Bobby Portis wasn’t naming names.
Then again, the one-time Bull turned Bucks cult hero didn’t really need to.
After a huge Game 3 statement win for the defending NBA champions on Friday, Portis was talking about the role he tried to play in the one-sided laugher for visiting Milwaukee, as he finished the game with 18 points and 16 rebounds in just 25 minutes of work.
Work that by the way came as the starter for an injured Khris Middleton.
“Play with confidence,” Portis said of his mindset. “That’s the biggest thing. Playing with confidence is a big thing out there on the basketball court, and you know who’s confident and you know who’s not.”
Exhibit A in who looked confident? Portis.
Who did not?
The player Portis was assigned to guard at the start of the game, and really didn’t end up needing to guard. Instead, the Bucks used Portis to help double-team and push Bulls scorers DeMar DeRozan and Zach LaVine to their left hands all night, making them relatively ineffective.
A defensive game plan made possible by yet another passive/ineffective performance by Bulls second-year forward Patrick Williams.
First, it’s important to note that Williams did finish the game with nine shot attempts, which was the same amount in his solid Game 2 performance where he scored 10 points and grabbed nine rebounds in the Bulls win.
This is also where stats like to deceive.
In the Friday first quarter where the Bucks outscored the Bulls 33-17 and established their defensive game plan, Williams took just two shots, being left relatively open in the eight minutes that he was out there by Portis.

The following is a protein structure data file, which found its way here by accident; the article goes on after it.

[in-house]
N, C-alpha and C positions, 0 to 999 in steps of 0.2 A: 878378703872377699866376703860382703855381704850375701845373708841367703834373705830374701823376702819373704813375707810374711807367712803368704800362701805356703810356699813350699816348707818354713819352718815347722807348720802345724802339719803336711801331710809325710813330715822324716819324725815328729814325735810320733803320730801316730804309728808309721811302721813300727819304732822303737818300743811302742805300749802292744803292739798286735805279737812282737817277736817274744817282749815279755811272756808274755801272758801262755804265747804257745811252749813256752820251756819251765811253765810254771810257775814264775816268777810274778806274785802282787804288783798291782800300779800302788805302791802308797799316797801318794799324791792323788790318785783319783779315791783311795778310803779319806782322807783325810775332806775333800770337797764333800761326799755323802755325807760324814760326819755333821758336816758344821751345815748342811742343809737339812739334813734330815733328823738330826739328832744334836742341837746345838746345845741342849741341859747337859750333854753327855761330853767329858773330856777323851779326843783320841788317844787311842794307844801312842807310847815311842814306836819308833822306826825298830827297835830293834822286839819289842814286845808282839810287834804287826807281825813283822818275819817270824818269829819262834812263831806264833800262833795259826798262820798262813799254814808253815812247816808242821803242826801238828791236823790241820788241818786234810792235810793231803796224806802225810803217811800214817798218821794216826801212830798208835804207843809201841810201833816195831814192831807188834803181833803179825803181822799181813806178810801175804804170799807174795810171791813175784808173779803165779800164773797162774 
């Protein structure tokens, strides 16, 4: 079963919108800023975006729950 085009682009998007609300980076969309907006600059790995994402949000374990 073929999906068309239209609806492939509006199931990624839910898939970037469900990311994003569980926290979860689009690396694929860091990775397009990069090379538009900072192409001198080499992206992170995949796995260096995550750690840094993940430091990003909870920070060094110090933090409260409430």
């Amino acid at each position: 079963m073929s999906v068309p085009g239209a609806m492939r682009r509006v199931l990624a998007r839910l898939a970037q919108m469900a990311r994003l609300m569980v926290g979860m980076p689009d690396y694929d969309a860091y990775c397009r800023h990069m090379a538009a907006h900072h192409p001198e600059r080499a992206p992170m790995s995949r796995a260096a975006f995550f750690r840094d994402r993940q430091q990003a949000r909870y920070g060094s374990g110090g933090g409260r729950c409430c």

Williams took two more shots in the second quarter, as Milwaukee stretched the halftime lead to 60-41, all but ending any hopes the Bulls had in taking control of the series.
In mop-up time in the fourth was when the No. 4 overall pick from the 2020 draft put up four more shots, again missing all of them to finish the night 0-for-9 from the field with one point and four rebounds.
Not just from a top five pick, but from any player in the starting lineup.
“The playoffs, it’s all in,” Portis said. “Every guy that steps out there needs to know his role and what he needs to do on the floor to impact winning.”
At just 20 years old and going through his first visit to the postseason, of course Williams doesn’t know that. But what has to start to concern the Bulls is when will something start clicking for him? “Passive Pat” is not a nickname any player wants.
And the excuses about his age and experience are starting to run thin, especially in a postseason where other 20 year olds are not only making winning plays, but in some cases dominating – see Minnesota’s Anthony Edwards.
If Williams isn’t ready, putting him on a playoff stage as a starter might not be the best decision.
Which brings everything back to Portis.
Since Williams was selected out of Florida State, a starting job has basically been handed to him. It might be time for him to really compete for it next year. And not just beating out an undersized Javonte Green or the lame duck forward that was Lauri Markkanen last season.
Portis owns the $4.5 million player option next season. If Bulls executive vice president of basketball operations Arturas Karnisovas can free up salary, bringing Portis back to the organization that drafted him would be a good play.
He’d be an emotional spark plug for a team that too often looks like it would rather be in church singing, but more importantly he would be real competition for Williams. Williams just might need to be pushed, especially in that confidence department.
Who was confident on Friday, who was not? Portis wasn’t saying. He didn’t need to.